Leaving the Atocha Station by Ben Lerner. Coffee House Press. $15.00, 186 pages.
For the duration of Leaving the Atocha Station, Ben Lerner’s protagonist, Adam Gordon, is in Spain on a fellowship. If anyone asks, he is writing poetry about the Spanish Civil War.
Lerner is also a poet and has also spent time in Spain on a fellowship. His first three books were collections of poetry, and though Leaving the Atocha Station is his first novel, it feels like a novel with a history behind it. It remains to be seen if that history is comprised of Lerner’s life or his art.
On a typical day in the first phase of Adam’s research, he wakes up, puts on the coffee, and rolls a spliff. When the coffee is brewed, he lifts himself through the skylight of his flat, drinks the coffee, and smokes. After the rest of his morning ablutions (which involve drinking espresso in the shower and taking medication), he heads to an art gallery to stand before Roger Van der Weyden’s Descent of the Cross. As he stands there looking at the painting, he does not have a “profound experience of art.”
On one non-typical day in the first phase of Adam’s research, a man begins crying as he stands before Descent of the Cross:
Once the man calmed down, which took at least two minutes, he wiped his face and then blew his nose with a handkerchief he then returned to his pocket. On entering room 57, which was empty save for a lanky and sleepy guard, the man walked right up to the small votive image of Christ attributed to San Leocadio: green tunic, red robes, expression of deep sorrow. I pretended to take in other paintings while looking sidelong at the man as he considered the little canvas. For a long minute he was quiet and then he again released a sob. This startled the guard into alertness and our eyes met, mine saying that this had happened in the other gallery, the guard’s communicating his struggle to determine whether the man was crazy—perhaps the kind of man who would damage a painting, spit on it or tear it from the wall or scratch it with a key—or if the man was having a profound experience of art. Out came the handkerchief and the man walked calmly into 56, stood before The Garden of Earthly Delights, considered it calmly, then totally lost his shit.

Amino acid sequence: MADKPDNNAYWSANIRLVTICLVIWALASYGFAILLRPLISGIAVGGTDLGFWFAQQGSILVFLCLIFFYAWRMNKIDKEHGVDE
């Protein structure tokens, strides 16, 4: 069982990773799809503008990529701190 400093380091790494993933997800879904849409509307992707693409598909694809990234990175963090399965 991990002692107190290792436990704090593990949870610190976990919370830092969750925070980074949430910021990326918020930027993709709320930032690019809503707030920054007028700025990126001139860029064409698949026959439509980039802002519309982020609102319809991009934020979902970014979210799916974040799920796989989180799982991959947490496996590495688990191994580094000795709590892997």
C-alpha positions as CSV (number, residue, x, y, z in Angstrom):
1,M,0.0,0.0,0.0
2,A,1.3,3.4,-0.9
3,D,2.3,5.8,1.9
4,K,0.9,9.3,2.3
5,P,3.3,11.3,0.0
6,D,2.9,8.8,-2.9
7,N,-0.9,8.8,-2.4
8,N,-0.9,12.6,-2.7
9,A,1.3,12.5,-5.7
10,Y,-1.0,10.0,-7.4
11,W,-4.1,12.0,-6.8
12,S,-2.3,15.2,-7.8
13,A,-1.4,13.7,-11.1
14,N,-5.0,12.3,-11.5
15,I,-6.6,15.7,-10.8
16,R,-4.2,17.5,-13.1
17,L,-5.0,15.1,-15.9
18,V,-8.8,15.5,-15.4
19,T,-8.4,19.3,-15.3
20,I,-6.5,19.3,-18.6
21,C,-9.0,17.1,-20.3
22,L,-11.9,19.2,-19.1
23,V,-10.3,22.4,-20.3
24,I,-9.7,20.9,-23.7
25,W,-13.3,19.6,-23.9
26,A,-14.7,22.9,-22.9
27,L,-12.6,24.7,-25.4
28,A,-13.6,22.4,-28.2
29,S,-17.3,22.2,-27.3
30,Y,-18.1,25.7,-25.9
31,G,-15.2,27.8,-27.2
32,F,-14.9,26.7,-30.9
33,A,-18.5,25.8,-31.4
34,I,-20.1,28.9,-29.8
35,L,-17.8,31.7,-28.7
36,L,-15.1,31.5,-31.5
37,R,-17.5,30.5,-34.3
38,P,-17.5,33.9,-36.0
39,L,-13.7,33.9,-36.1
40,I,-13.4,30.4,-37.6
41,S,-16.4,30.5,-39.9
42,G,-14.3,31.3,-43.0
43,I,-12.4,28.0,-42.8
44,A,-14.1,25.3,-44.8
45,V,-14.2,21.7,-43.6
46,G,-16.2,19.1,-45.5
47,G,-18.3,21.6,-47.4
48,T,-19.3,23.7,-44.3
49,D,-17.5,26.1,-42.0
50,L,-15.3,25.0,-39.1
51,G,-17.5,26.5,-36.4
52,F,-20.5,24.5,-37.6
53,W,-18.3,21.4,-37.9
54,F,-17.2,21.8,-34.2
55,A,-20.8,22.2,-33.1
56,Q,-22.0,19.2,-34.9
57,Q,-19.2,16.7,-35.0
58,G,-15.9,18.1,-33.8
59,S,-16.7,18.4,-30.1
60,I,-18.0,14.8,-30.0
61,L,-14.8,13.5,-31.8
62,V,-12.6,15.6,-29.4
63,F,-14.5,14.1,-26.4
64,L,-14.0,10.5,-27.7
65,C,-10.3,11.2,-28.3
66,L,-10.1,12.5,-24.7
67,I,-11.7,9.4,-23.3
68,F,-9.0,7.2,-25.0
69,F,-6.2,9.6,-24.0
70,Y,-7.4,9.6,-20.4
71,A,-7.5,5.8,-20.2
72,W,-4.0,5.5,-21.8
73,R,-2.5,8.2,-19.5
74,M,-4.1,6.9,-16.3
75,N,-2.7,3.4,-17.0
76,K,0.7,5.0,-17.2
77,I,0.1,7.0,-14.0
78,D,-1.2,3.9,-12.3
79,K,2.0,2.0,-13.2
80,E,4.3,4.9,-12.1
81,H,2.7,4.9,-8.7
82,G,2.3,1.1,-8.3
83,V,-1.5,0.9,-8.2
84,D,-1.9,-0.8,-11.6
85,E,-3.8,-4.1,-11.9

The substance of this passage might imply that it means something grand within the structure of the narrative, but it appears only three pages in. So early in the narrative it reveals Adam’s disconnection from art. This disconnect extends to poetry:
I tended to find lines of poetry beautiful only when I encountered them quoted in prose, in the essays my professors had assigned in college, where the line breaks were replaced with slashes, so that what was communicated was less a particular poem than the echo of poetic possibility.
A non-experience of art is the first of Adam’s disconnections in the book. Disconnect is the wrong word, even though Adam and I use it, because we never see Adam disconnect from anyone or anything. Unconnected is more like it. As in the passage with the crying man, throughout Leaving the Atocha Station Adam feels like a perceptive viewer annotating a screenplay.
Maybe Adam could connect if he didn’t lie so much. The first lie comes when he tells Teresa (a Spanish girl he might love who translates his poems into Spanish) that his mother died. The dead mother bit works well, so he uses it on Isabel (another Spanish girl he might love). The lie ramifies when he lets it slip to Isabel that his mother is alive. To cover the shame of being caught, he says that his mother is sick (which she’s not), and that he’s been trying to create a new persona free from her illness. As he apologizes to Isabel for lying about his mother’s death, he contemplates crying.
To keep his story straight, Adam decides to come clean to Teresa. It turns out she knew he was lying from the get-go, but she didn’t say anything because he has “poetic license.” Adam’s response betrays a complicated relationship with reality:
I blinked at her, first surprised not to feel relief, then surprised to feel an intense anger rising, as if my mother were in fact deceased and now she was calling me a liar.
To get back onto a footing he is comfortable with, he continues to embroider his life. He tells Teresa that not only is his mother very sick, but that his father is “basically a fascist.” This seems like a good lie because “maybe every Spanish movie since 1975, was about killing, literally or symbolically, some pathologically strict, repressed, and violent father, or was at least about imagining a Spain without such men.”
Adam experiences a number of phases of research throughout Leaving the Atocha Station. As he notes their presence more than their substance, I got the sense that he isn’t researching so much as marking the pivot points in his life by giving them numbers. Numbers help make sense of things that are connected even when we can’t put our fingers on why they are.
Even though we see no research happening in these phases, Adam writes poems which Teresa, a poet in her own right, translates. Lerner indicates that the only one who thinks that Adam’s Spanish isn’t any good is Adam, who prefers to speak it in koan-like fragments: